Red Bull Racing 2009-12
Viewing 6 posts - 1 through 6 (of 6 total)
5th November 2012, 10:04 at 10:04 am
I believe concistency is one of the biggest points to take into consideration when comparing driver performances out of different cars. Based on some number crunching I did, these are a few conclusions one can come to about the Red Bull F1 car’s performances since 2009 and Vettel’s role in it.
1) When Vettel arrived at RBR, he came from a Toro Rosso who had finished the 2008 season fairly stronger than their mother team. Since his arrival in 2009, Red Bull Racing has had one of the best 3 cars in each race. Vodafone McLaren Mercedes is the only other team that can say the same about their cars.
2) Towards the end of the season, Red Bull had developed into the best car on the grid.
3) 2010 was Red Bull’s most dominant season, in general. That Vettel “only” clinched the title in the last races, due to concentrated and clinical performances and a show of nerves of steel, was partly his fault, and partly (mostly even) due to poor reliablility in his car. He could (should) have dominated that season completely if he had had more luck and made less mistakes.
4) 2011, the Red Bull was less dominating thatn 2010, in sheer speed. It was the pole-win strategy perfected by the team and executed perfectly by their best driver that gave Vettel such a dominant year. But even in 2011, Ferrari had basically the same race pace as Red Bull, in almost all races. And McLaren were only marginally second to the Red Bull. Past Formula One seasons (80s, 90s) have had much huger differences between cars than the last few seasons. This title was only possible because of Vettel’s ability to do what he has shown to to best (even shown once in a Toro Rosso) – to make pole and control the race. Mark Webber wouldn’t have won that title, Hamilton would have, and Alonso probably too, but not as dominant (pure speculation, of course).
4) 2012 has seen the Red Bull rarely dominanting (minus four of the last five races). It is, in fact, their weakest season overall since (and maybe including) 2009. Consitency has made the difference for Vettel, who hung in there, scoring points mostly wherever possible (what Alonso has shown to do even better, maybe); now that his car is top again (although I do get the feeling McLaren was slightly stronger at Yas Marina, making his auditious pass on Button even more impressive), he was in a position to capitalize on that. Clearly the car has something to do with that, but Vettel’s merit is enough to make him a worthy three-time WDC if the manages it. Austin will be good for him, because he does extremely well on new circuits. And Brazil should be fascinating. Great season.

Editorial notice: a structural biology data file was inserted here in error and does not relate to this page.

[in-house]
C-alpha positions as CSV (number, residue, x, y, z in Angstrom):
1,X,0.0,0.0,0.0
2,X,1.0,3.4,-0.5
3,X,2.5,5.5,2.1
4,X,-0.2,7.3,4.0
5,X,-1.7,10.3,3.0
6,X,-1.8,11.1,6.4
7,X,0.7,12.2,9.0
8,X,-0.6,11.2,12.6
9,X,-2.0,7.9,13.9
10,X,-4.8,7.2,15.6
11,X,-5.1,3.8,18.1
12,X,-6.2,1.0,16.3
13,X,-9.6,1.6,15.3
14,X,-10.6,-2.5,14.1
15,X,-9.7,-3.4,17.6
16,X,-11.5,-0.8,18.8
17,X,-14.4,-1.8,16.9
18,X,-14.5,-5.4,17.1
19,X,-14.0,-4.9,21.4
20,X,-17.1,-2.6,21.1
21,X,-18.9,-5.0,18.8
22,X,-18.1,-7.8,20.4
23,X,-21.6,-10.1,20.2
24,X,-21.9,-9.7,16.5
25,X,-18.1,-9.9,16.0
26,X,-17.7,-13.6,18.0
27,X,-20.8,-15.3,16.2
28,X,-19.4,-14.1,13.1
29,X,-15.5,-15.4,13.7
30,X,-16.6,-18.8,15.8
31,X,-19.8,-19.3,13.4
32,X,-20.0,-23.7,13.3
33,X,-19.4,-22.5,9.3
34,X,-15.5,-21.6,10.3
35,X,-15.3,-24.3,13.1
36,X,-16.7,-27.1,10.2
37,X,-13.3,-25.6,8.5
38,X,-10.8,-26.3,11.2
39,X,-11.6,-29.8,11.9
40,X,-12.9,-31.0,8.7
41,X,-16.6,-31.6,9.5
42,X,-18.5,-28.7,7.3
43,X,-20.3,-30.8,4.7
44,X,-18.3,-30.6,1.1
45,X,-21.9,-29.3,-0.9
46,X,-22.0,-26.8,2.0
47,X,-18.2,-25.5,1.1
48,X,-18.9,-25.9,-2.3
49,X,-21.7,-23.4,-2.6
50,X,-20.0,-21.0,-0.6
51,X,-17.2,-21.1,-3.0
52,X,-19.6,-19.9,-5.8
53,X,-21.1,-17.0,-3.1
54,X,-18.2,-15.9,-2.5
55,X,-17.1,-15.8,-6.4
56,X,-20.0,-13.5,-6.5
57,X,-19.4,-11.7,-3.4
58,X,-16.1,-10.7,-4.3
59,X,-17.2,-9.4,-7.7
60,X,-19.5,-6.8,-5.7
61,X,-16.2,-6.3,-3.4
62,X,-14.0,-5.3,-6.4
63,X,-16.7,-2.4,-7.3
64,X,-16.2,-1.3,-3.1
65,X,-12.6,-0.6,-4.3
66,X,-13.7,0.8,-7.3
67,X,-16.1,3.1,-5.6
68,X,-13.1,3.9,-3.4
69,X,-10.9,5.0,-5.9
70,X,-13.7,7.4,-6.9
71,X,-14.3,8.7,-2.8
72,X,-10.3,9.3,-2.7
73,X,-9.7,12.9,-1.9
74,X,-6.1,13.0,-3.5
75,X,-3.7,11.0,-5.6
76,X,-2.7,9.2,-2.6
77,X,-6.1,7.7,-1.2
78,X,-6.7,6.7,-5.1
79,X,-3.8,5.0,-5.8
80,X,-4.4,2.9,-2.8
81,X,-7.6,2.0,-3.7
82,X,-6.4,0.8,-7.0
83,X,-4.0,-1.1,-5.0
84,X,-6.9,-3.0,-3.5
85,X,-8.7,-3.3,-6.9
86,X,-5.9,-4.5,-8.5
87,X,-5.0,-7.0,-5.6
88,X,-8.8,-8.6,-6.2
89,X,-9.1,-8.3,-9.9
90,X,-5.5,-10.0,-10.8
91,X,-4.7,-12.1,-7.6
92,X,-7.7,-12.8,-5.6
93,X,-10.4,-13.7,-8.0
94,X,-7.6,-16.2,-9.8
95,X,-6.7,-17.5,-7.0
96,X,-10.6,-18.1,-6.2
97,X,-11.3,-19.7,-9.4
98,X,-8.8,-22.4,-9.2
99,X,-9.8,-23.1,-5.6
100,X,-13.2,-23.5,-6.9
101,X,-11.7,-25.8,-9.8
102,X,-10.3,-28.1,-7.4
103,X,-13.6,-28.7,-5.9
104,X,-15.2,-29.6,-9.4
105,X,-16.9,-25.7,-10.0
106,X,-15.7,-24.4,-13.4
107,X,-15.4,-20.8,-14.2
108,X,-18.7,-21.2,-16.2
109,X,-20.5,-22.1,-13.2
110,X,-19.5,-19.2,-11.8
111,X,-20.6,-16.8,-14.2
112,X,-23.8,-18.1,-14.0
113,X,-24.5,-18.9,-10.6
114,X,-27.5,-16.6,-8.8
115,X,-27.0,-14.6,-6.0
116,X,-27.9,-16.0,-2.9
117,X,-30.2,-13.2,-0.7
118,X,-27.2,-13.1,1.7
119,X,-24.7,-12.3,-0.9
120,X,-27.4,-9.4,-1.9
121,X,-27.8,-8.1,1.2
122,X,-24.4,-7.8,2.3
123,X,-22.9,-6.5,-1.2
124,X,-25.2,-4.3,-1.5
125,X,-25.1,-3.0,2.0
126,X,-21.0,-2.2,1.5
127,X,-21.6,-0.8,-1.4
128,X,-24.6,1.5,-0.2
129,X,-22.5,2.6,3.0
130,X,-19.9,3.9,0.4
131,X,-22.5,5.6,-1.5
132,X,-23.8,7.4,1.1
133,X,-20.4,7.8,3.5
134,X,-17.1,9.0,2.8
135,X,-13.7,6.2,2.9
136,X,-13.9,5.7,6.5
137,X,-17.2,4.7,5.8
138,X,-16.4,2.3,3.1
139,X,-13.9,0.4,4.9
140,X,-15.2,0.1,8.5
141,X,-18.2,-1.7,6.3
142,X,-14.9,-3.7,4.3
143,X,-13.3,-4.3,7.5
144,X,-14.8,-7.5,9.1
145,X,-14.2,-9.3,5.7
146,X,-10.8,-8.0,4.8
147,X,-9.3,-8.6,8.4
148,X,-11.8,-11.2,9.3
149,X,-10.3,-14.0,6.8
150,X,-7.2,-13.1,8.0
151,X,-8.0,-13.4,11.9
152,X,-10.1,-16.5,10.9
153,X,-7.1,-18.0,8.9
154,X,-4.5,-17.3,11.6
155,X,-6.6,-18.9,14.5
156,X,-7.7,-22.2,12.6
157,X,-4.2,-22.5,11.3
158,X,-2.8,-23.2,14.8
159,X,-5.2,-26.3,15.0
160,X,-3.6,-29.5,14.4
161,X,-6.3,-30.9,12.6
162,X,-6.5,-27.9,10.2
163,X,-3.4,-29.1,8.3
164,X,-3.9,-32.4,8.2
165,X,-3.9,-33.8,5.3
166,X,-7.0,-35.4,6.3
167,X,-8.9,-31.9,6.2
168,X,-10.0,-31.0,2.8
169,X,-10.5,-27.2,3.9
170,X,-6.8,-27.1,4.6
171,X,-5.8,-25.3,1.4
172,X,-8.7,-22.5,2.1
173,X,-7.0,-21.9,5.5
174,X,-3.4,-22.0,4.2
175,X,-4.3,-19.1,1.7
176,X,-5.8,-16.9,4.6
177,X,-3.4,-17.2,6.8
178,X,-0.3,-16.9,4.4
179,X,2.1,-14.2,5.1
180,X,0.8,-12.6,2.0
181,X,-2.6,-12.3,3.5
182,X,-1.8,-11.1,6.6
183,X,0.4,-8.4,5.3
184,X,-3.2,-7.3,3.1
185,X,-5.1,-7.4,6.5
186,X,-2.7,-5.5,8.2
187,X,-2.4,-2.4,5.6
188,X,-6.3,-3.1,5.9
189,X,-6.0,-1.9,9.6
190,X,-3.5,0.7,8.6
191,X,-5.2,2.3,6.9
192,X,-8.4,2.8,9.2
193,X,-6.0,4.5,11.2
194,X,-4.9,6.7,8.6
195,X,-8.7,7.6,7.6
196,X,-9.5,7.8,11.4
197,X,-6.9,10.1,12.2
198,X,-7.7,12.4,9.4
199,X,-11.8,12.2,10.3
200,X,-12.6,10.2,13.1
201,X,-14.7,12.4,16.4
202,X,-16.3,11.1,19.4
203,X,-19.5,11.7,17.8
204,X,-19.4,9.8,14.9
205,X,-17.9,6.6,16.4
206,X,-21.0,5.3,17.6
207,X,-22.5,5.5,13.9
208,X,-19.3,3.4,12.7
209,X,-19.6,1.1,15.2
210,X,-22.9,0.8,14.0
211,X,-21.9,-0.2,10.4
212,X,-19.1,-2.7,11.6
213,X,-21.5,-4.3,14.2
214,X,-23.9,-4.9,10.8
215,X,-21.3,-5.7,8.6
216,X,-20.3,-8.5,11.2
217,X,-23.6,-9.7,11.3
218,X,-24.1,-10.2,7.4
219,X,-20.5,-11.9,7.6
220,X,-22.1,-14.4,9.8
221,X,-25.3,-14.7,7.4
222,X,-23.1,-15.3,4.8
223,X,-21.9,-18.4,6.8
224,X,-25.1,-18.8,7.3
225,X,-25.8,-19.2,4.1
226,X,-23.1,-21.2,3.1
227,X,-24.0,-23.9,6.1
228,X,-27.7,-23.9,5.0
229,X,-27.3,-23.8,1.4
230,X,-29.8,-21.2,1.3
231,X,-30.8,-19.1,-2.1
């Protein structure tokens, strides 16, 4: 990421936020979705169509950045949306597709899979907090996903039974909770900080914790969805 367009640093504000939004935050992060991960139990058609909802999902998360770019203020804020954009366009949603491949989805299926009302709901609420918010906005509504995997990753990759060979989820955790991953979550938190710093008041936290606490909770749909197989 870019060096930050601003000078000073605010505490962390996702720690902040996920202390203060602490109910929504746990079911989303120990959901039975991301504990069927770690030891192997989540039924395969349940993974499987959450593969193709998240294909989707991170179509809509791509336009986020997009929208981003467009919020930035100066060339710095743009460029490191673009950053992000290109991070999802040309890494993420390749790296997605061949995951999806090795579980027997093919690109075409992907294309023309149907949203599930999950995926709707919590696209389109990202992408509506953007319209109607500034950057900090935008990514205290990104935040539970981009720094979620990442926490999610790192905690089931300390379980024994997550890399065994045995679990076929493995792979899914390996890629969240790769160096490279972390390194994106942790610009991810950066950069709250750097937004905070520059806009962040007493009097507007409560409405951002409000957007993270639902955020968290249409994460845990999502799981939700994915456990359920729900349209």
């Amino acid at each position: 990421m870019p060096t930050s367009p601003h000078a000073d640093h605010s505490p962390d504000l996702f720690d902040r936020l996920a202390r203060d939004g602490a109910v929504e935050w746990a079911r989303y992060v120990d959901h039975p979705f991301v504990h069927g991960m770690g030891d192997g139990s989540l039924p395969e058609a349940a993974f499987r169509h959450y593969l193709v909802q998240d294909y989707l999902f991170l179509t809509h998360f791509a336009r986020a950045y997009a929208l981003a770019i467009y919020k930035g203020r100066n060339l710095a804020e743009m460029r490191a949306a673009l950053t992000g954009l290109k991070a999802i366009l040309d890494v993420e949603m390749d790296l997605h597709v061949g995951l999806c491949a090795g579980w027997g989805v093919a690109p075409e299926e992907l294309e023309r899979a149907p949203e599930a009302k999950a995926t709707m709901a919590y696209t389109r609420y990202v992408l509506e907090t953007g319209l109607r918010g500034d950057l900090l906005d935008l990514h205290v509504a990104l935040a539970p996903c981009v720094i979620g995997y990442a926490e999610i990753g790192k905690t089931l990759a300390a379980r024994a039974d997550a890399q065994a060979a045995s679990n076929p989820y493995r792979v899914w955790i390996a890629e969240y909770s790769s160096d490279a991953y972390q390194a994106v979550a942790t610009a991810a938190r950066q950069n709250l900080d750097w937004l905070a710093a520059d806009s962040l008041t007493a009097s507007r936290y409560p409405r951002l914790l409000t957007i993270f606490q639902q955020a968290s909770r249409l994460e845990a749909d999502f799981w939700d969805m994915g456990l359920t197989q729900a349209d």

A word to Alonso. He has had an incredible season, and credit is due here. But the Ferrari has performed ok in most races, most of the time with the capacity to match the leader’s pace during the race. Saturday qualies are due to the car, sure, but I’m starting to believe that Alonso is not a particularly good qualifier. How was his record in 2007, when he had the best car on the grid? Can anyone look that up?
5th November 2012, 10:25 at 10:25 amParticipant
Here’s what I found. Will add my observations later.
Australia: Alonso 2nd, Hamilton 4th
Malaysia: Alonso 2nd, Hamilton 4th
Bahrain: Hamilton 2nd, Alonso 4th
Spain: Alonso 2nd, Hamilton 4th
Monaco: Alonso POLE, Hamilton 2nd
Canada: Hamilton POLE, Alonso 2nd
USA: Hamilton POLE, Alonso 2nd
France: Hamilton 2nd, Alonso 10th
Britain: Hamilton POLE, Alonso 3rd
Germany: Alonso 2nd, Hamilton 10th
Hungary: Alonso POLE (but demoted to 6th), Hamilton 2nd (but promoted to POLE)
Turkey: Hamilton 2nd, Alonso 4th
Italy: Alonso POLE, Hamilton 2nd
Belgium: Alonso 3rd, Hamilton 4th
Japan: Hamilton POLE, Alonso 2nd
China: Hamilton POLE, Alonso 4th
Brazil: Hamilton 2nd, Alonso 4th
5th November 2012, 10:43 at 10:43 am
So one can say Alonso is not necessarily an “overqualifier”, putting a car where it doesn’t belong on the grid.
5th November 2012, 10:55 at 10:55 amParticipant
@journeyer Q2 is a much better guide of qualifying form in 07. They ran race fuel in Q3, and teammates would have different amounts.
Maybe we could add up all the Q2 timegaps between the two and get an aggregate total?
5th November 2012, 12:28 at 12:28 pmParticipant
Here’s what I found for Q2, and it’s a doozy.
Race Alonso Hamilton DELTA
AUS 85.326 85.577 -0.251
MAL 94.057 94.65 -0.593
BAH 92.214 91.752 0.462
ESP 80.797 80.713 0.084
MON 75.431 75.479 -0.048
CDN 75.522 75.486 0.036
USA 71.926 72.065 -0.139
FRA 75.084 74.795 0.289
GBR 79.152 79.4 -0.248
GER 90.983 91.185 -0.202
HUN 79.661 79.301 0.36
TUR 86.841 86.936 -0.095
ITA 81.356 81.746 -0.39
BEL 105.442 105.132 0.31
JPN 84.806 84.753 0.053
CHN 95.845 95.898 -0.053
BRA 72.637 72.296 0.341
TOTAL 1427.08 1427.164 -0.084
A negative delta means Alonso was faster, a positive delta means Hamilton was faster.
Alonso outqualified Hamilton 9-8 in Q2, but the total delta was less than one tenth of a second, or in terms of percentage, just 0.005% between them.
I’m not convinced that Q2 is any better than Q3 in terms of a barometer. The only goal in Q2 is to get into Q3, so drivers don’t have any incentive to get the maximum out of their cars unless they are under threat. That said, it’s not much different to the Q3 result, where Hamilton edged out Alonso on a 9-8 score.
On balance, I’d say Alonso is a decent qualifier (as good as Schumacher IMO), but not quite on the same level as Hamilton and Vettel, both of whom are one-lap experts in my view.
5th November 2012, 12:33 at 12:33 pm
Which adds to my point that Alonso might not have had an as easy time as Vettel last season, if he were driving the Red Bull.
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